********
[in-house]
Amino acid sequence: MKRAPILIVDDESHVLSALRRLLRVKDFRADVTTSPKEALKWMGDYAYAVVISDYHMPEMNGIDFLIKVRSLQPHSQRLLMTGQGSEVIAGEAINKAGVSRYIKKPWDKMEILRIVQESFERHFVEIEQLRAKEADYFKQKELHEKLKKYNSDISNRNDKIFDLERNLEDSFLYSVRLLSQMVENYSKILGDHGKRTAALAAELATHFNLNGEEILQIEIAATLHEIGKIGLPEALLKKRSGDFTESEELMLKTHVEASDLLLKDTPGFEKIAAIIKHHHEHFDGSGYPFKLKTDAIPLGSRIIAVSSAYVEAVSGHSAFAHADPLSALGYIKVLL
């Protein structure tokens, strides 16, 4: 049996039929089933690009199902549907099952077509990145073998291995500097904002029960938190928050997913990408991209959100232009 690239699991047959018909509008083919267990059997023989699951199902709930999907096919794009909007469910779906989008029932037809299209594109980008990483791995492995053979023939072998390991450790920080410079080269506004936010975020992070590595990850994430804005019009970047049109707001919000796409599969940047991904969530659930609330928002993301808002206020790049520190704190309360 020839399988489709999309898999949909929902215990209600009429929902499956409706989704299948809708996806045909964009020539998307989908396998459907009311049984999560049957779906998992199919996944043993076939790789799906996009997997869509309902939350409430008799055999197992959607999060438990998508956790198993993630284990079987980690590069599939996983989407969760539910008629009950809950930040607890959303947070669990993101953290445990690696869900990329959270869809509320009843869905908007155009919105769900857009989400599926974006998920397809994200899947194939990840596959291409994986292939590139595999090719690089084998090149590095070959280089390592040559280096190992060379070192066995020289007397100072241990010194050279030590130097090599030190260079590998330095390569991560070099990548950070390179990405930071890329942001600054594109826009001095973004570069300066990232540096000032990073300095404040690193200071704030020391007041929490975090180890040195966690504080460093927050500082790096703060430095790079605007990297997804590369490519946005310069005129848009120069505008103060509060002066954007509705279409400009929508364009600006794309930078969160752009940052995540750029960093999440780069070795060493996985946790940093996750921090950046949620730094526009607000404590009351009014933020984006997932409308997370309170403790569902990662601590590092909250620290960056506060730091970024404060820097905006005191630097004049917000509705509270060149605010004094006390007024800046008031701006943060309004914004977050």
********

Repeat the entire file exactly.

[in-house]
Amino acid sequence: MKRAPILIVDDESHVLSALRRLLRVKDFRADVTTSPKEALKWMGDYAYAVVISDYHMPEMNGIDFLIKVRSLQPHSQRLLMTGQGSEVIAGEAINKAGVSRYIKKPWDKMEILRIVQESFERHFVEIEQLRAKEADYFKQKELHEKLKKYNSDISNRNDKIFDLERNLEDSFLYSVRLLSQMVENYSKILGDHGKRTAALAAELATHFNLNGEEILQIEIAATLHEIGKIGLPEALLKKRSGDFTESEELMLKTHVEASDLLLKDTPGFEKIAAIIKHHHEHFDGSGYPFKLKTDAIPLGSRIIAVSSAYVEAVSGHSAFAHADPLSALGYIKVLL
């Protein structure tokens, strides 16, 4: 049996039929089933690009199902549907099952077509990145073998291995500097904002029960938190928050997913990408991209959100232009 690239699991047959018909509008083919267990059997023989699951199902709930999907096919794009909007469910779906989008029932037809299209594109980008990483791995492995053979023939072998390991450790920080410079080269506004936010975020992070590595990850994430804005019009970047049109707001919000796409599969940047991904969530659930609330928002993301808002206020790049520190704190309360 020839399988489709999309898999949909929902215990209600009429929902499956409706989704299948809708996806045909964009020539998307989908396998459907009311049984999560049957779906998992199919996944043993076939790789799906996009997997869509309902939350409430008799055999197992959607999060438990998508956790198993993630284990079987980690590069599939996983989407969760539910008629009950809950930040607890959303947070669990993101953290445990690696869900990329959270869809509320009843869905908007155009919105769900857009989400599926974006998920397809994200899947194939990840596959291409994986292939590139595999090719690089084998090149590095070959280089390592040559280096190992060379070192066995020289007397100072241990010194050279030590130097090599030190260079590998330095390569991560070099990548950070390179990405930071890329942001600054594109826009001095973004570069300066990232540096000032990073300095404040690193200071704030020391007041929490975090180890040195966690504080460093927050500082790096703060430095790079605007990297997804590369490519946005310069005129848009120069505008103060509060002066954007509705279409400009929508364009600006794309930078969160752009940052995540750029960093999440780069070795060493996985946790940093996750921090950046949620730094526009607000404590009351009014933020984006997932409308997370309170403790569902990662601590590092909250620290960056506060730091970024404060820097905006005191630097004049917000509705509270060149605010004094006390007024800046008031701006943060309004914004977050």